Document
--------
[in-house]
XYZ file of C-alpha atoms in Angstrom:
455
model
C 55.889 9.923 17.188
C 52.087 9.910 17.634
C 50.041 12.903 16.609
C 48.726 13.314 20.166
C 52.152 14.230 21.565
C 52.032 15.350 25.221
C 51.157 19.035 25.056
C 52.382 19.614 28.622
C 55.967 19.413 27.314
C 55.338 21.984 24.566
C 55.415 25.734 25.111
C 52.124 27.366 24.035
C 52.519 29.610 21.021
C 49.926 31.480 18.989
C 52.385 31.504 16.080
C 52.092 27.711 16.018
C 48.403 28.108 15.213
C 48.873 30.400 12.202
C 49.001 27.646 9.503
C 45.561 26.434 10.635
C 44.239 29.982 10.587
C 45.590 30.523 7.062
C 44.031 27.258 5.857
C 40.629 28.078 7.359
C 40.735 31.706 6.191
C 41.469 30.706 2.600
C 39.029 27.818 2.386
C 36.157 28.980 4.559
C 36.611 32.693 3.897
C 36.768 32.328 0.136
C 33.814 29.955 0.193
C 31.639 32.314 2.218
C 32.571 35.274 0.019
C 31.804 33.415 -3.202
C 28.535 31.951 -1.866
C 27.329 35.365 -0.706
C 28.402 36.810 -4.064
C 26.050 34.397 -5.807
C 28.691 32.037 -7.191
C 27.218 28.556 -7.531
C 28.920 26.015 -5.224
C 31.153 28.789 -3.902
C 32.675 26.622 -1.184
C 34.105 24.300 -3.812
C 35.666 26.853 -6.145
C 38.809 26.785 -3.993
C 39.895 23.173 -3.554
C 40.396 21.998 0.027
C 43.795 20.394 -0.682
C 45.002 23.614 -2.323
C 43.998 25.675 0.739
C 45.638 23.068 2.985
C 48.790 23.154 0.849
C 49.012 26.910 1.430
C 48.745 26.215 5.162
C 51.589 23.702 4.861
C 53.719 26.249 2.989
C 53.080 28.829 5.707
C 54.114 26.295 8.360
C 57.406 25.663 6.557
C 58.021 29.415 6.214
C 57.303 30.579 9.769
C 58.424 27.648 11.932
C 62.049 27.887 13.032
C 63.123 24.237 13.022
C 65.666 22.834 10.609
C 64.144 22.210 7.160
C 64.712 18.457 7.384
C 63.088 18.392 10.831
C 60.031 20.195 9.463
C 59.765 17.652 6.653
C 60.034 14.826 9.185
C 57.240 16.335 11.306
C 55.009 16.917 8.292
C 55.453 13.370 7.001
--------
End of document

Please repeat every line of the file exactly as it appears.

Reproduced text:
[in-house]
XYZ file of C-alpha atoms in Angstrom:
455
model
C 55.889 9.923 17.188
C 52.087 9.910 17.634
C 50.041 12.903 16.609
C 48.726 13.314 20.166
C 52.152 14.230 21.565
C 52.032 15.350 25.221
C 51.157 19.035 25.056
C 52.382 19.614 28.622
C 55.967 19.413 27.314
C 55.338 21.984 24.566
C 55.415 25.734 25.111
C 52.124 27.366 24.035
C 52.519 29.610 21.021
C 49.926 31.480 18.989
C 52.385 31.504 16.080
C 52.092 27.711 16.018
C 48.403 28.108 15.213
C 48.873 30.400 12.202
C 49.001 27.646 9.503
C 45.561 26.434 10.635
C 44.239 29.982 10.587
C 45.590 30.523 7.062
C 44.031 27.258 5.857
C 40.629 28.078 7.359
C 40.735 31.706 6.191
C 41.469 30.706 2.600
C 39.029 27.818 2.386
C 36.157 28.980 4.559
C 36.611 32.693 3.897
C 36.768 32.328 0.136
C 33.814 29.955 0.193
C 31.639 32.314 2.218
C 32.571 35.274 0.019
C 31.804 33.415 -3.202
C 28.535 31.951 -1.866
C 27.329 35.365 -0.706
C 28.402 36.810 -4.064
C 26.050 34.397 -5.807
C 28.691 32.037 -7.191
C 27.218 28.556 -7.531
C 28.920 26.015 -5.224
C 31.153 28.789 -3.902
C 32.675 26.622 -1.184
C 34.105 24.300 -3.812
C 35.666 26.853 -6.145
C 38.809 26.785 -3.993
C 39.895 23.173 -3.554
C 40.396 21.998 0.027
C 43.795 20.394 -0.682
C 45.002 23.614 -2.323
C 43.998 25.675 0.739
C 45.638 23.068 2.985
C 48.790 23.154 0.849
C 49.012 26.910 1.430
C 48.745 26.215 5.162
C 51.589 23.702 4.861
C 53.719 26.249 2.989
C 53.080 28.829 5.707
C 54.114 26.295 8.360
C 57.406 25.663 6.557
C 58.021 29.415 6.214
C 57.303 30.579 9.769
C 58.424 27.648 11.932
C 62.049 27.887 13.032
C 63.123 24.237 13.022
C 65.666 22.834 10.609
C 64.144 22.210 7.160
C 64.712 18.457 7.384
C 63.088 18.392 10.831
C 60.031 20.195 9.463
C 59.765 17.652 6.653
C 60.034 14.826 9.185
C 57.240 16.335 11.306
C 55.009 16.917 8.292
C 55.453 13.370 7.001